Creswell, Education, Public Safety & Health

Creswell participates in Every 15 Minutes Program

The Grim Reaper (played by Deputy Shrives) steps onto the scene as smoke emanates from the mock crash. The Grim Reaper is not only used for the mock car crash, but also to pull high school students from their classrooms every 15 minutes to symbolically show the fatality rate from drunk driving crashes. CHRISTOPHER PALANUK/THE CRESWELL CHRONICLE

Hosted by the Lane County Sheriff’s Office, Creswell High School put on a mock car crash and held an assembly as part of the Every 15 Minutes program on March 13 and 14. Coordinated by Sergeant Scott Denham and Retired Sergeant Kevin Woodworth, the two-day event focused on teaching students about the dangers of drunk driving with lively demonstrations and real testimonials.
To begin the day, Creswell High School students previously chosen for the program were pulled from their classrooms every 15 minutes by a Grim Reaper. This presentation shows students that, according to the press release, ”Every 15 Minutes someone in the United States is killed as the result of an alcohol- or distracted driving-related crash.” They are then taken to makeup artists and painted so that they look like they were in a car crash. Of those students, most are read their obituary by a chaplain and sent to plant their own gravestone. But a few, like Karis Dungan, Ali Galpin, Destin Halvorson, Dylan Miller, Shyanne Roberson and Alexia Vinje, went on to participate in a mock car crash.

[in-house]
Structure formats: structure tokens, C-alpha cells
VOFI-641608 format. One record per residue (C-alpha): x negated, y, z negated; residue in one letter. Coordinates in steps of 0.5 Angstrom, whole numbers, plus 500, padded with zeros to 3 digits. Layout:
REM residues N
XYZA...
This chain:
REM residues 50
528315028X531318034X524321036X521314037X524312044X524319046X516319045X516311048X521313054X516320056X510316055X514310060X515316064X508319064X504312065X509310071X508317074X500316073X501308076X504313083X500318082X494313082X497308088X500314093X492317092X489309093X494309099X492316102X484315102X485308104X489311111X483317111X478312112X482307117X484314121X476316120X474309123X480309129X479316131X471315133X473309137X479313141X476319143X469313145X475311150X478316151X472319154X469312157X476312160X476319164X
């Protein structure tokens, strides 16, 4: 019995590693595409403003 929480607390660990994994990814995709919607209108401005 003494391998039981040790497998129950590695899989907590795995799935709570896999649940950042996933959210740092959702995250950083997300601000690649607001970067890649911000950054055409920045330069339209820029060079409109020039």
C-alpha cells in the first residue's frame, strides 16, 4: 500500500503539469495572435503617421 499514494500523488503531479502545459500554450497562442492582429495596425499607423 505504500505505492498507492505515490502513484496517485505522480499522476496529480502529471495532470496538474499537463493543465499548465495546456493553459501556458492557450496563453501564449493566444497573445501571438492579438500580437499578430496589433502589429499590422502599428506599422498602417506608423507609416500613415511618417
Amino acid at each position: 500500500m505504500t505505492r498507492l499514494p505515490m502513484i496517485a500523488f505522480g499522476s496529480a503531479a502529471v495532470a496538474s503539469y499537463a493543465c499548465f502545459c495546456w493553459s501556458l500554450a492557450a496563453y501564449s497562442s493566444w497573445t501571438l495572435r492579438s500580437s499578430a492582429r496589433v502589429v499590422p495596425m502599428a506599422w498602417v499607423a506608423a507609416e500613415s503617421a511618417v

In a stark presentation of what can happen, the teens each clambered into their smashed vehicles, received a bath in jugs of fake blood, and screamed for all they were worth as they kicked off the collision. CHS students rallied along the sidewalk to watch as sirens signaled the arrival of first responders. Consisting of four law enforcement officers, three South Lane County Fire & Rescue firefighters, a couple of mortuary staff and a Lifeflight crew, the team of civil servicemen made haste to rescue the hapless teens.
Using the Jaws of Life, the firefighters pried into the right quarter panel of the victim’s car as the police checked for survivors. After the status of each person was checked, the policemen began to question the ”drunk driver” (Miller) and record the event as the SLCF&R unit worked to pull teens out. Each teen was then sent to a predetermined location in connection with their injuries. Miller, after doing a series of sobriety tests, was ”arrested” for drunk driving and sent to ”jail.”
In total, three teens were sent to the hospital, one walked away, one went to jail and one went to the morgue.
But the students weren’t done. After each teen had visited the place they would have been sent had the crash been real, they all regrouped at Camp Harlow to tell others of their experience.
This sharing continued the following morning at a schoolwide assembly. Along with videos about the dangers of driving drunk, students also got to hear from not only their peers but also real-life victims of drunk driving.
”I needed to be at that hospital,” Chambers Construction worker Andy Rice stated as he recollected the death of Mohawk High School student Chase Herrington. ”(But) I didn’t get to say goodbye.”
Kelly Lovelace, a Pleasant Hill man, recounted the death of his 12-year-old girl, Katherine (”Katie”) on June 9, 2000 when she was hit by their nextdoor neighbor. ”You know, I’d rather die than soon do that,” he said about telling his wife that their daughter was dead. ”I only hope that by hearing this story that you will remember that your choices make a difference in the lives of everyone around you.”
Some students and parents left the room crying because the subject matter. But CHS Principal Adam Watkins wrapped up the event by taking that emotion and making it into a positive.
”Here at Creswell High School, we’re family,” he said. ”When you leave today, share what you felt – so that we can avoid these situations.”



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